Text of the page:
The largest Methodist congregation in the world is the 120,000 member Kumnan Church in Seoul, Korea, whose pastor/bishop is an colorful enthusiast for South Korea’s alliance with America.
“Without [the] U.S. presence, Korea would not have grown to be one of the largest concentrations of Christians in the world,” explained a senior U.S. Army chaplain to the United Methodist News Service recently. “The Korean people are on fire for the Lord. Bishop Kim credits his success to prayer and preaching the unadulterated Word of God.”
Methodist Bishop Hong-Do Kim is the 70-year-old pastor who led a 75 member congregation to become one of the world’s largest churches. He has helped organize three pro-American rallies in Seoul, and has visited the Pentagon with other Korean pastors to thank the U.S. for its military presence in South Korea. Bishop Kim vividly contrasts with U.S. Methodist officials, who have repeatedly condemned the U.S. presence in South Korea.
“Your country is always kept in our minds as a country that helped us receive the Christian faith and defend our country half a century ago, when Korea’s peace and democracy were at the brink of great danger,” Bishop Kim wrote President Bush several years ago. “We are always grateful to your country and your people and are very pleased that we maintain the closest ally relationship between our two countries.”
Bishop Kim chairs the Korean-American Protestant Pastors’ Association, which helped raise $1.3 million for stained-glass windows in the Pentagon’s Memorial Chapel after 9/11, according to a U.S. military news service. “Wherever I may go I like to express my gratitude to America,” Kim told a reporter while at the Pentagon in 2006. “We can feel [the] safety,” thanks to U.S. troops.
The Kumnan Methodist Church and the Save North Korea Coalition, of which Kim is also an officer, have produced a documentary on the spiritual importance of the U.S. South Korean alliance called Unite Us in Thy Righteousness. The groups made 30,000 copies of the DVD available to Korean and U.S. military forces. The U.S. has 25,000 troops stationed in South Korea. After a U.S. tank accidentally ran over two school girls in South Korea in 2002, candlelight vigils morphed into huge anti-American rallies in Seoul demanding U.S. withdrawal. Kim organized his church and other clergy to counteract the anti-American sentiment. But he had already long been an ardent critic of communist North Korea.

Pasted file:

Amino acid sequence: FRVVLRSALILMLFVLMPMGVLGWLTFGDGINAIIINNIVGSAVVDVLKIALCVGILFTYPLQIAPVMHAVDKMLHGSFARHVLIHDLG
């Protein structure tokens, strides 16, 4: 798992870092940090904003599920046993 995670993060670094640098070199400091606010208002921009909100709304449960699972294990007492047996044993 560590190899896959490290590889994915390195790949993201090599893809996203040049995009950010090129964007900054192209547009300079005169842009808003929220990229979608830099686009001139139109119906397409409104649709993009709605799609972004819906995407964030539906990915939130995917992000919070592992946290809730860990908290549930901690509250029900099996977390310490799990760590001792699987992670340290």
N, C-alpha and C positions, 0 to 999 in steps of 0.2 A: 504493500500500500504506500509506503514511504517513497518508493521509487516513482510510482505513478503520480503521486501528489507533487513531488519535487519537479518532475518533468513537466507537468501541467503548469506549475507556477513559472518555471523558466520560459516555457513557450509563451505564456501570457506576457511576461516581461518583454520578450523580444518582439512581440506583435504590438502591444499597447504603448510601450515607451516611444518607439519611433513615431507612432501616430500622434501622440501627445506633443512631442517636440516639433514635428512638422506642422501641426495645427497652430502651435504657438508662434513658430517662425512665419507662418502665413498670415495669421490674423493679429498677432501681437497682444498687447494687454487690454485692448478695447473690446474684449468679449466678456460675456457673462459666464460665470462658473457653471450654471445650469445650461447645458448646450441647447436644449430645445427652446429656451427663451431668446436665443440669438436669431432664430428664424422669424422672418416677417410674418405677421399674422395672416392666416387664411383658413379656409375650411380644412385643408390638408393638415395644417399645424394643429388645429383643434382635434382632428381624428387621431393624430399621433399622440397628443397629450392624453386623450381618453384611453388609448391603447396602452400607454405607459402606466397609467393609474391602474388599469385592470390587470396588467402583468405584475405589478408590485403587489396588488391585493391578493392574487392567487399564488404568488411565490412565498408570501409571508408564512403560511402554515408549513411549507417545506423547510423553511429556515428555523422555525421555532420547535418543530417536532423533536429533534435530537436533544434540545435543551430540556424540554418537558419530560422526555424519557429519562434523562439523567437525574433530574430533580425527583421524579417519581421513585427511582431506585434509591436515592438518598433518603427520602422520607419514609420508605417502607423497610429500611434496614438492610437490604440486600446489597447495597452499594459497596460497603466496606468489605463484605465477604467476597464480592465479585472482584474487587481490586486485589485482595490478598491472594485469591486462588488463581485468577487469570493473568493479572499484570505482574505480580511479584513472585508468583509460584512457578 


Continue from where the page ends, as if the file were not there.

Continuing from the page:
At one prayer rally of recent years, Bishop Kim and other clergy prayed for the “salvation” of North Korea. In his sermon, Kim somberly warned that a peace treaty with North Korea and withdrawal of U.S. troops would lead to a communist take-over, ultimately destroying 50,000 South Korean churches and slaughtering 13 million Christians, citing the examples of Maoist China and Cambodia under Pol Pot. He also said that a communized Korea would become a “beggar country” where “hard work gives no reward.” The bishop concluded, “When communists mention peace, they mean ‘communized unity.'”
Bishop Kim as a child fled with his family from North Korea. He credits Billy Graham’s preaching for his conversion, and he credits continuous prayer and refusal to compromise core Christian convictions for the fantastic growth of his church, where 2,000 are baptized every year. The church had been founded by a “socialist” woman who headed a women’s college, Kim reports, and after 14 years still had fewer than 100 members. Now there are almost that many associate pastors who help lead the massive Sunday services in the 16 level church in downtown Seoul, plus daily worship at 5 a.m. At least two church members are praying in the church’s basement on a 24 hour, 7 day basis, and the church sends missionaries to China, south Asia, and Latin America. Besides pastoring his own church and serving as a bishop in the Korean Methodist Church, Kim leads seminars and revivals around the world.
Unsurprisingly for such a flamboyant character, Kim has had his apparent moral failures and controversies. In 2006 he was fined and given a three-year suspended sentence for misappropriation of church funds. The bishop insists the allegations were false, and the case seems not to have impaired his ministry. After the 2004 tsunami in Asia that killed tens of thousands, Kim credited the disaster to a divine judgment on “hedonism, lechery, [and] drugs.” He opined that more observance of the Sabbath might avert such calamities. Yet he added, “We mustn’t think that it was good that they were struck by a disaster. We must take pity on them and help them.”
A complete stranger to political correctness, Bishop Kim is especially blunt when preaching about friendship with America or opposition to communism. He joined a rally outside the parliament to support South Korea’s dispatch of troops to serve with the U.S. in Iraq. And he has insisted that “Korea will always be with the U.S. in uprooting such elements [of terrorism] forever from the earth.” Kim often recalls that the U.S. sent its first missionaries to Korea 120 years ago. “Thanks to their missionary devotions to our country,” he says, over 25 percent of South Korea is now Christian, and South Korea now dispatches 12,000 missionaries abroad. “If they were not here, we are destined to plunge ourselves into death without the Gospel.”
When a recent United Methodist delegation from the U.S. visited Bishop Kim’s massive church, even its most liberal members were evidently impressed. Presiding over a declining U.S. denomination, and usually not willing to look at growing U.S. churches, the American church prelates might heed the example of a thriving Korean church, even if it is pro-American.